NEW DELHI: As Maoist threat has put on hold several development works in Naxal-infested areas across the country, the Centre has sanctioned seven Battalions – over 7,000 personnel – of ‘specialized’ force, who will execute basic infrastructure projects, including construction of roads, under their protection in the Red Zone. States will soon start the process of raising the ‘force’.
The new force – called Specialized India Reserve Battalions (SIRBs) – will have two components\units. While one unit will have engineers and technical staff, another will consist of security personnel.
Out of seven SIRBs, two have been sanctioned for Chhattisgarh – the worst Maoist-hit state – while, West Bengal, Bihar, Jharkhand, Orissa and Maharashtra will raise one Battalion each over the next three months. The states will try to recruit as many locals\tribals as possible for raising the new force, mainly in security wing.
“Fund has also been released for this purpose for these five states. Home ministry will sanction three more Battalions of specialized force for the states in due course,” said a senior official, adding the Cabinet Committee on Security had in July approved the proposal to raise 10 SIRBs.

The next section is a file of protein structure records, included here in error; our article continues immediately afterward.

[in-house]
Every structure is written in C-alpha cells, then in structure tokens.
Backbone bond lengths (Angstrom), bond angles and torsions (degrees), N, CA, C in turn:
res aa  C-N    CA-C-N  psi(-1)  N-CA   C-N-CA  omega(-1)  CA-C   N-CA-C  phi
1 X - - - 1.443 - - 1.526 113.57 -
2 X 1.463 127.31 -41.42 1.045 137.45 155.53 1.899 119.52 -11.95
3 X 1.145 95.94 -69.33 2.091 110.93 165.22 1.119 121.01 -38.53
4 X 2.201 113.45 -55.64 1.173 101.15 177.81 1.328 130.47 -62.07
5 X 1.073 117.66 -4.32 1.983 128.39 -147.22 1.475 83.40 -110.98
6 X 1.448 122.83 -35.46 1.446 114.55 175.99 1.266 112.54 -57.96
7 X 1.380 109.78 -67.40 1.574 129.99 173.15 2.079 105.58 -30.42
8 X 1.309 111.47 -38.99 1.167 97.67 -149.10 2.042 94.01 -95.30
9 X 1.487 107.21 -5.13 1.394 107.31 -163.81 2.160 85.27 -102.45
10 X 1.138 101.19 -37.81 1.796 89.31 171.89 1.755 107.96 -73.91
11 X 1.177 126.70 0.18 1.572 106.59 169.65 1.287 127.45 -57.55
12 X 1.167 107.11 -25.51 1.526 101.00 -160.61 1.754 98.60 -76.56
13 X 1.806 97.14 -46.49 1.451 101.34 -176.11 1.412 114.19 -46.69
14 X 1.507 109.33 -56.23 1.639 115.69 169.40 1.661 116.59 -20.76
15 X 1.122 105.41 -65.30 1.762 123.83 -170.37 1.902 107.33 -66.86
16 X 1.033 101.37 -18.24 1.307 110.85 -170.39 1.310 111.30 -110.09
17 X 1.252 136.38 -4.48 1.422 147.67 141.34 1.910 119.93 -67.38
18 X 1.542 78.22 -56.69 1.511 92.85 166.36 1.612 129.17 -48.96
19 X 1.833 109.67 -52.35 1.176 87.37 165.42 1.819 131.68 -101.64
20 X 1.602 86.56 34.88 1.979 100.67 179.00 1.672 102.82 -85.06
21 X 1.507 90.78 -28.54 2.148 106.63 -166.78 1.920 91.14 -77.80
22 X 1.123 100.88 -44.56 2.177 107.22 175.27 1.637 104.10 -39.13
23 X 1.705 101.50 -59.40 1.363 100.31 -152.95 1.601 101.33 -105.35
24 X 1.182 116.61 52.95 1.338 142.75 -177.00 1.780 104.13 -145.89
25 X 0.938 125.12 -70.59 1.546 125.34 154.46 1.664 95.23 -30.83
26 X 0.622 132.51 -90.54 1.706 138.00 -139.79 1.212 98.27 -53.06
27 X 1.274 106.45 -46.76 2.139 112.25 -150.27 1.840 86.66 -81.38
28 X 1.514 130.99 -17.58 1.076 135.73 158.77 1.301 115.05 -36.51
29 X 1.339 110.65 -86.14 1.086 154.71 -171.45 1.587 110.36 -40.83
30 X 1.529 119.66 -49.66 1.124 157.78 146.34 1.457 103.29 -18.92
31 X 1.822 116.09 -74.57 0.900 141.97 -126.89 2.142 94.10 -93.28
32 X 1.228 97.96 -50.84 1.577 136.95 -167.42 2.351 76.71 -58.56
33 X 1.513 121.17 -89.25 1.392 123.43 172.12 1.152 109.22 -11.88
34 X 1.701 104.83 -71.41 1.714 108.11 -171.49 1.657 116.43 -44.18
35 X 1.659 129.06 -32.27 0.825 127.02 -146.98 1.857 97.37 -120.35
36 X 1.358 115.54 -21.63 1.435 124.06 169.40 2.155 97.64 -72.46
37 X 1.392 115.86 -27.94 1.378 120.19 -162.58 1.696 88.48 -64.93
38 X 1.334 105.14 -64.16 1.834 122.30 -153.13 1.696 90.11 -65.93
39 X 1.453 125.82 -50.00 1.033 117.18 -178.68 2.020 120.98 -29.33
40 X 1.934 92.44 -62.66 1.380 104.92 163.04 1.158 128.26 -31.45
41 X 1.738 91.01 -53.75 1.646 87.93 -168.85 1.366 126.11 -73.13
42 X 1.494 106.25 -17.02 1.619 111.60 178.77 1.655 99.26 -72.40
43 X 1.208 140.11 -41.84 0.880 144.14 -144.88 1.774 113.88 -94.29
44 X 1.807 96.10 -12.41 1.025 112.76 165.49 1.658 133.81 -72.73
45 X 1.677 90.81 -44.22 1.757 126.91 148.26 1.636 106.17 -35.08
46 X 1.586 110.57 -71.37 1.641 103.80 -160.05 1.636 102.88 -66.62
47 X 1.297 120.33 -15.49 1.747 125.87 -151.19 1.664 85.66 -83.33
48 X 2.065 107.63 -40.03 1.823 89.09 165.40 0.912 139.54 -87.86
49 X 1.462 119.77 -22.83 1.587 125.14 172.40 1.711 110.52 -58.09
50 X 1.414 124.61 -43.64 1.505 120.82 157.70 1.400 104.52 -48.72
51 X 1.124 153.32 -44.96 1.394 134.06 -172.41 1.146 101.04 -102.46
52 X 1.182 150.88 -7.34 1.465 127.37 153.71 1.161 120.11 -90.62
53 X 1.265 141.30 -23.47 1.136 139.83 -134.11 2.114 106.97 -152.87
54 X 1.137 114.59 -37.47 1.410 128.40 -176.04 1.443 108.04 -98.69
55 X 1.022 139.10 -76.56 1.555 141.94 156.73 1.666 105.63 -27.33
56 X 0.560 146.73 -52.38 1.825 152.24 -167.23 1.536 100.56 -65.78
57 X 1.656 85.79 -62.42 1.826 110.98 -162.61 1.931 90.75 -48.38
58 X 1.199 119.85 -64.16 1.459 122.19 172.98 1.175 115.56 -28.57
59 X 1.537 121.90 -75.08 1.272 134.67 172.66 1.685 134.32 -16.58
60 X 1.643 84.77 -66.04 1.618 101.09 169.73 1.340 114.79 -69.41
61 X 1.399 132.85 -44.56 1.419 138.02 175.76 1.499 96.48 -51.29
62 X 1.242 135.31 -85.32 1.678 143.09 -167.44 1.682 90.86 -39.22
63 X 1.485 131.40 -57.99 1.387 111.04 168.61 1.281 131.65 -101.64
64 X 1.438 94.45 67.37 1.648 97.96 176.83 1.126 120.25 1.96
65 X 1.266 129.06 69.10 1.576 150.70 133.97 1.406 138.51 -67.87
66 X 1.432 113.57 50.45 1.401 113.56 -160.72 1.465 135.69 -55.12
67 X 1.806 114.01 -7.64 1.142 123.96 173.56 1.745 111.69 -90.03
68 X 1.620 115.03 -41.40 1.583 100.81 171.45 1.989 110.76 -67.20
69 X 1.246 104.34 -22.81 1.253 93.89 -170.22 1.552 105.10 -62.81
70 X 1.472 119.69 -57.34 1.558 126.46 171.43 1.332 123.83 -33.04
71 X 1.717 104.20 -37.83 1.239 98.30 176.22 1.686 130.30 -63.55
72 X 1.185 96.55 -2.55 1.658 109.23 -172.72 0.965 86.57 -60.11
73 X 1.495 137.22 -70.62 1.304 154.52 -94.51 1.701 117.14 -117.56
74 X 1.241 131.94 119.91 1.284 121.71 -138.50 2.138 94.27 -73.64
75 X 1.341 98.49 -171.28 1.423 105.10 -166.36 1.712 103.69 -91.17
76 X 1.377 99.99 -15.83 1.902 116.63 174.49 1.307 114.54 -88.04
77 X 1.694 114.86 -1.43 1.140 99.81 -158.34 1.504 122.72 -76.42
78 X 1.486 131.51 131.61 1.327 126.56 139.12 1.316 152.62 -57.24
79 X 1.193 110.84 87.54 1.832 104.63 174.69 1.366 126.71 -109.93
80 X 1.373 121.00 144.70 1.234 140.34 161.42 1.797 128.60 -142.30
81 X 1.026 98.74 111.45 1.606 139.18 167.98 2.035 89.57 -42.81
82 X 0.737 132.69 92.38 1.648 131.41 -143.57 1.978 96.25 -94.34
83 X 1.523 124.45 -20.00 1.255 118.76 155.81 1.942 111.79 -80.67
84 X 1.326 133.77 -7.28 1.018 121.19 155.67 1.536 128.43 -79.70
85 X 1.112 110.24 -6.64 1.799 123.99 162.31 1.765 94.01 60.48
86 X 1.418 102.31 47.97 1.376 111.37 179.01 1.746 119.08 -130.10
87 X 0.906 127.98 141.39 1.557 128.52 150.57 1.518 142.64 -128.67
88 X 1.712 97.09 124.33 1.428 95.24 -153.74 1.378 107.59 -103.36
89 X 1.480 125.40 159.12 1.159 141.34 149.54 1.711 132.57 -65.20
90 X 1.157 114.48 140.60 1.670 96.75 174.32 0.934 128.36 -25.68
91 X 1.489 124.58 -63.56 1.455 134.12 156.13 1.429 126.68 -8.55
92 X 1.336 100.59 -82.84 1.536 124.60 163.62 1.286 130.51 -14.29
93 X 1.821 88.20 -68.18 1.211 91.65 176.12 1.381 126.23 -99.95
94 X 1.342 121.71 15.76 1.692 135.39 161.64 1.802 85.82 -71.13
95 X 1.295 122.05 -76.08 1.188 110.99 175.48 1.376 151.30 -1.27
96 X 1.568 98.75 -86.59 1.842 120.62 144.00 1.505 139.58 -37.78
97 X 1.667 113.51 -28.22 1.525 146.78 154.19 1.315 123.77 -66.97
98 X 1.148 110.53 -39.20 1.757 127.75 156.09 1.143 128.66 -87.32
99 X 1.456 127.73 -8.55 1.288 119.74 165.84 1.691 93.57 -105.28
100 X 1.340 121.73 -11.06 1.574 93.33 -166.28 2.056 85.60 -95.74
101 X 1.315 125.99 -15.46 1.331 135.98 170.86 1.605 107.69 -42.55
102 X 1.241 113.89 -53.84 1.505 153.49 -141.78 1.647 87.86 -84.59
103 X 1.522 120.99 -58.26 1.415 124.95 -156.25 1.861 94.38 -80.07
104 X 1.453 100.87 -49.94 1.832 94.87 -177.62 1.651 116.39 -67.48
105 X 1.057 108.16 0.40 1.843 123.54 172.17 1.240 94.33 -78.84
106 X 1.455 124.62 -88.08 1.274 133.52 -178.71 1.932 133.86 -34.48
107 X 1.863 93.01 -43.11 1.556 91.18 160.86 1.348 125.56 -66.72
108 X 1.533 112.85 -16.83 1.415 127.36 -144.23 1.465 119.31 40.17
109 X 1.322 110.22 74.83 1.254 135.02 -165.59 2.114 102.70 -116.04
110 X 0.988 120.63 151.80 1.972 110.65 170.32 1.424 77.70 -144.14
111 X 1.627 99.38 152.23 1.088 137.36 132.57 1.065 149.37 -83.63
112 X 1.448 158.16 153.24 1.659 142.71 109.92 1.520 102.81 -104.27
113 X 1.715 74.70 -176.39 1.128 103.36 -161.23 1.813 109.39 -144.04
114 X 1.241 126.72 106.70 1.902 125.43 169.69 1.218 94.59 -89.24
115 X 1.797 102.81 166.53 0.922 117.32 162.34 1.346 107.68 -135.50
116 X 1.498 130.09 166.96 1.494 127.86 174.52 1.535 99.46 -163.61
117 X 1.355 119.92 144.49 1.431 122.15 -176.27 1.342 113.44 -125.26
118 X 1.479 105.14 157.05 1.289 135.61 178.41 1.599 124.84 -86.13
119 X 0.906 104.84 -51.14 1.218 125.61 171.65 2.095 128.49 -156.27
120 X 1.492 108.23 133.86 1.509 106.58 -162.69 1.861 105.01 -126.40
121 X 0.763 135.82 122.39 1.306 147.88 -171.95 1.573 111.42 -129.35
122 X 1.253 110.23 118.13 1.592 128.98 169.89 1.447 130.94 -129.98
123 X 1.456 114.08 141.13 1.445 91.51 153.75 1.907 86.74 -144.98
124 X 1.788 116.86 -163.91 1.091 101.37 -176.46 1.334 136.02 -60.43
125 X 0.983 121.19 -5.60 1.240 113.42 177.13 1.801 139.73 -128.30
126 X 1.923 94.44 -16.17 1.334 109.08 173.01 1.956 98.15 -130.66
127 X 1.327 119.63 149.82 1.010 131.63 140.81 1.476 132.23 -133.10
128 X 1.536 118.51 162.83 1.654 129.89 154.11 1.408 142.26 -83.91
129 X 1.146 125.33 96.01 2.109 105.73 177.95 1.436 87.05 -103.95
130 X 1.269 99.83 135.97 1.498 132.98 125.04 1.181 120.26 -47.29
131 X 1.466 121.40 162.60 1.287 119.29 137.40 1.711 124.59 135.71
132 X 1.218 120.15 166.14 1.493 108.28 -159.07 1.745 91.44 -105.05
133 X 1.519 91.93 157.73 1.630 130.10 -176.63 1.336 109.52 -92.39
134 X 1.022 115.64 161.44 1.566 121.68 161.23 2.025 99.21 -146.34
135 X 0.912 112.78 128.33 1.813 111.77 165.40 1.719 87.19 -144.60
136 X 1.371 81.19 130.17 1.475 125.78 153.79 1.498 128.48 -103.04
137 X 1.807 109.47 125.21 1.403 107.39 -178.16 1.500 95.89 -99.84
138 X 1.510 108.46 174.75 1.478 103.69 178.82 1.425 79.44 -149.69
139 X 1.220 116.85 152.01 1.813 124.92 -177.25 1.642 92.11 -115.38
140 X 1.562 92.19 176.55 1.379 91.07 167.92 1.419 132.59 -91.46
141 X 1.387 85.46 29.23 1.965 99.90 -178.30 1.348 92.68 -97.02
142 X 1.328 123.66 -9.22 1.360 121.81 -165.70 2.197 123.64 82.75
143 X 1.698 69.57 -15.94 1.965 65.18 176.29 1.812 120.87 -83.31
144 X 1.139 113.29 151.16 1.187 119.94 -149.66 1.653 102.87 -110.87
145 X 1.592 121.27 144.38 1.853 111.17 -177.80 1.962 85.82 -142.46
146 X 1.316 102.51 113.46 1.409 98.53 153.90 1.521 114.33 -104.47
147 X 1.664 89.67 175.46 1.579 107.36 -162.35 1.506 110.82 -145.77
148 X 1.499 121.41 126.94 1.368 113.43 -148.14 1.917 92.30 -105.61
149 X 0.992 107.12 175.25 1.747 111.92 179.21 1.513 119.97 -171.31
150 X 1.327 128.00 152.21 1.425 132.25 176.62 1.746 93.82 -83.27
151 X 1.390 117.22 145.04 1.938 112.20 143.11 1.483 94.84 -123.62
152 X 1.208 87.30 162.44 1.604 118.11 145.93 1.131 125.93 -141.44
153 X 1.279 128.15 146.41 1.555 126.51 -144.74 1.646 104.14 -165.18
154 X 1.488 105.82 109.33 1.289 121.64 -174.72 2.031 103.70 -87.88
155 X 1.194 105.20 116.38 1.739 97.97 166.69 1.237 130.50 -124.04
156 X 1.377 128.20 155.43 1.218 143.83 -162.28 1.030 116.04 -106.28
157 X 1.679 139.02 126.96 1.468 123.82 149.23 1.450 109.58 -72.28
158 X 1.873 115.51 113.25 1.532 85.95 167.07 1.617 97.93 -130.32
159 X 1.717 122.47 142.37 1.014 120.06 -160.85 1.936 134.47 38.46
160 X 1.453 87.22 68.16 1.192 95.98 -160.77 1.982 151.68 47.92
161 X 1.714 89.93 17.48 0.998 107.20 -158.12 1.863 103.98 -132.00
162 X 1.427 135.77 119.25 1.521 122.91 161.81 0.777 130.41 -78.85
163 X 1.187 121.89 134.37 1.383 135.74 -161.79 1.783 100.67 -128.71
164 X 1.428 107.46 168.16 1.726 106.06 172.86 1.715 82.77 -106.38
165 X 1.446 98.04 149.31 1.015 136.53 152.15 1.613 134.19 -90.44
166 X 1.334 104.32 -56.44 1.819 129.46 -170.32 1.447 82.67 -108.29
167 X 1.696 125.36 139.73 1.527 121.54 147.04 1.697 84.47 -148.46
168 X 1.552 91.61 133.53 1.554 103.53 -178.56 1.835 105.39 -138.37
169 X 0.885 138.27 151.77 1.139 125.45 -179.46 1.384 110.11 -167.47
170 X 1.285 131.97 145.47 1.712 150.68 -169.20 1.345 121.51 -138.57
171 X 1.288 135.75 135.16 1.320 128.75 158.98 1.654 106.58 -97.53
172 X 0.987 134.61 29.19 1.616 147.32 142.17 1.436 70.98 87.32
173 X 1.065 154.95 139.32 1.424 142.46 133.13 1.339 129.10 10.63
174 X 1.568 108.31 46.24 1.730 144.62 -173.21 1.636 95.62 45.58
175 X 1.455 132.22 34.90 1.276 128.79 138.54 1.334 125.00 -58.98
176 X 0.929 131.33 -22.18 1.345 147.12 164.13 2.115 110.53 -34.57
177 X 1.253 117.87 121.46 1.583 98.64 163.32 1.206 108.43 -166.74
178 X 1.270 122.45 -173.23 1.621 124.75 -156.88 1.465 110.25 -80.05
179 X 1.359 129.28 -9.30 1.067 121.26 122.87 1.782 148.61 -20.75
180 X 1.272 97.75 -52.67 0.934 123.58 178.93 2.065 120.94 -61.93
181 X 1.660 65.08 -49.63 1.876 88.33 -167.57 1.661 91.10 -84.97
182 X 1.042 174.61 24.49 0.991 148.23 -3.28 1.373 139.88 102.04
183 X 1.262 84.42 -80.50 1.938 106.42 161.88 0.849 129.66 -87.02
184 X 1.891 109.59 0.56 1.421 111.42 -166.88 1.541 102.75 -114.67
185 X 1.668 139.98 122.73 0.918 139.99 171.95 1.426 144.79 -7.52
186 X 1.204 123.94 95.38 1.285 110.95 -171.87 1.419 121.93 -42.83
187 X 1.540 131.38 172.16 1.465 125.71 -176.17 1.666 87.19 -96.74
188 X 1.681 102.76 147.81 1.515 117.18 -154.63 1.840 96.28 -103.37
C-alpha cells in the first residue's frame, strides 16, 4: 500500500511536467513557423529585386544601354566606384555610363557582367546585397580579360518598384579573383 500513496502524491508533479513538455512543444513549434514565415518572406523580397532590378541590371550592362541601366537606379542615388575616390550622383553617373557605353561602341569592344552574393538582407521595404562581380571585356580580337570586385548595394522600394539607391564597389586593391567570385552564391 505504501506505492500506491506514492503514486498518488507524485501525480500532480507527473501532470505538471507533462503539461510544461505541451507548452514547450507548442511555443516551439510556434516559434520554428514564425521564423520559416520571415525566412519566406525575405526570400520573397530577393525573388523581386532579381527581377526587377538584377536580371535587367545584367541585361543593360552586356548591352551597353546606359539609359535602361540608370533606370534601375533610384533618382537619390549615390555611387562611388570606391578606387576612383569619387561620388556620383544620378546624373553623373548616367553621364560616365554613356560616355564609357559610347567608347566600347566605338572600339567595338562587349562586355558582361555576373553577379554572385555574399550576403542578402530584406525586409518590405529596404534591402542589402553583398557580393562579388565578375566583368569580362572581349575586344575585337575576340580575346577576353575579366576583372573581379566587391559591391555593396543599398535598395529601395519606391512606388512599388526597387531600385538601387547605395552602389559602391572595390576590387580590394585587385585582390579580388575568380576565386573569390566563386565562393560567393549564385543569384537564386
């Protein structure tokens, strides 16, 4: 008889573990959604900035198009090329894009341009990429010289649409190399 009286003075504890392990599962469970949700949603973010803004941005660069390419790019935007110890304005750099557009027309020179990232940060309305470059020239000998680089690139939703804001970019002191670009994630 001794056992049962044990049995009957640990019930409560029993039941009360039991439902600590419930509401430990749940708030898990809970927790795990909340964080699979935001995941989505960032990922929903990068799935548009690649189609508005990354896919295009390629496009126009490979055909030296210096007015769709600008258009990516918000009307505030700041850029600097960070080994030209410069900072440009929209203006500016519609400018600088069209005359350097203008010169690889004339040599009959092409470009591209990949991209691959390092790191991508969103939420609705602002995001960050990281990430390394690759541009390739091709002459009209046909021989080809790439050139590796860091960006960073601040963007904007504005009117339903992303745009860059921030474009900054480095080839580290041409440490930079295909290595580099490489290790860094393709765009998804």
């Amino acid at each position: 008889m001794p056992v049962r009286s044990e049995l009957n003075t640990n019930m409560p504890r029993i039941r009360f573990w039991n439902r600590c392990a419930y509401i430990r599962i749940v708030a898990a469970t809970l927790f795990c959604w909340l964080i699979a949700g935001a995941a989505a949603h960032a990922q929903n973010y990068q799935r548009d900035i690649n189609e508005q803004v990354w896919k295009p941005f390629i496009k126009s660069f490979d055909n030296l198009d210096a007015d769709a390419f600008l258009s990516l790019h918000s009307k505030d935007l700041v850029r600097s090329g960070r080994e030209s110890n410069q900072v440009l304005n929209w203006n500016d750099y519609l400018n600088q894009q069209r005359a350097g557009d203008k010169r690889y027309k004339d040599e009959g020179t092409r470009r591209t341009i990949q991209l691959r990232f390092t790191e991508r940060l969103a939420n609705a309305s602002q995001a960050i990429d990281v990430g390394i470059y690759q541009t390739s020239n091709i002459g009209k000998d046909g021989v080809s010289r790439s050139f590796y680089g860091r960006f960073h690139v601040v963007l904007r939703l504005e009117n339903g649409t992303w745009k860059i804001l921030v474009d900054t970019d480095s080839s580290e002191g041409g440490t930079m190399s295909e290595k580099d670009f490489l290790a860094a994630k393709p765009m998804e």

The need for such a force was felt for long as the Maoists had been frustrating government’s attempt to create basic infrastructure in Red Zone by repeatedly targeting development works and economic installations.
The new specialized force would be different from existing 37 IRBs (37,000 personnel) in Naxal-affected states. Unlike IRBs that only comprise security personnel, the SIRBs will have engineers and technicians in one unit of the Battalions. They will be responsible for laying basic infrastructure projects with the help of security being provided by the other unit.
The security unit of the new force will accompany its technical\engineering staff, wherever they will be engaged in development works. The newly-raised Battalions will also provide security to local contractors for executing their works.
Home ministry statistics shows that the Maoists had attacked 1,241 ‘economic targets’ – including 465 roads – between 2007 and 2011, damaging railway property, telephone exchanges\towers, electricity transmission lines, power plants, roads and mines across nine states.
Besides, the ultras of the banned CPI (Maoist) had also targeted 188 railway property, including stations, crossings and tracks; equal number of school buildings; 187 telephone exchanges\towers; 69 panchayat bhawans; 45 electricity transmission lines; 30 mines; nine power plants and 60 other ‘economic targets’ like solar plates, cement plant and other manufacturing\industrial production units over the past four years.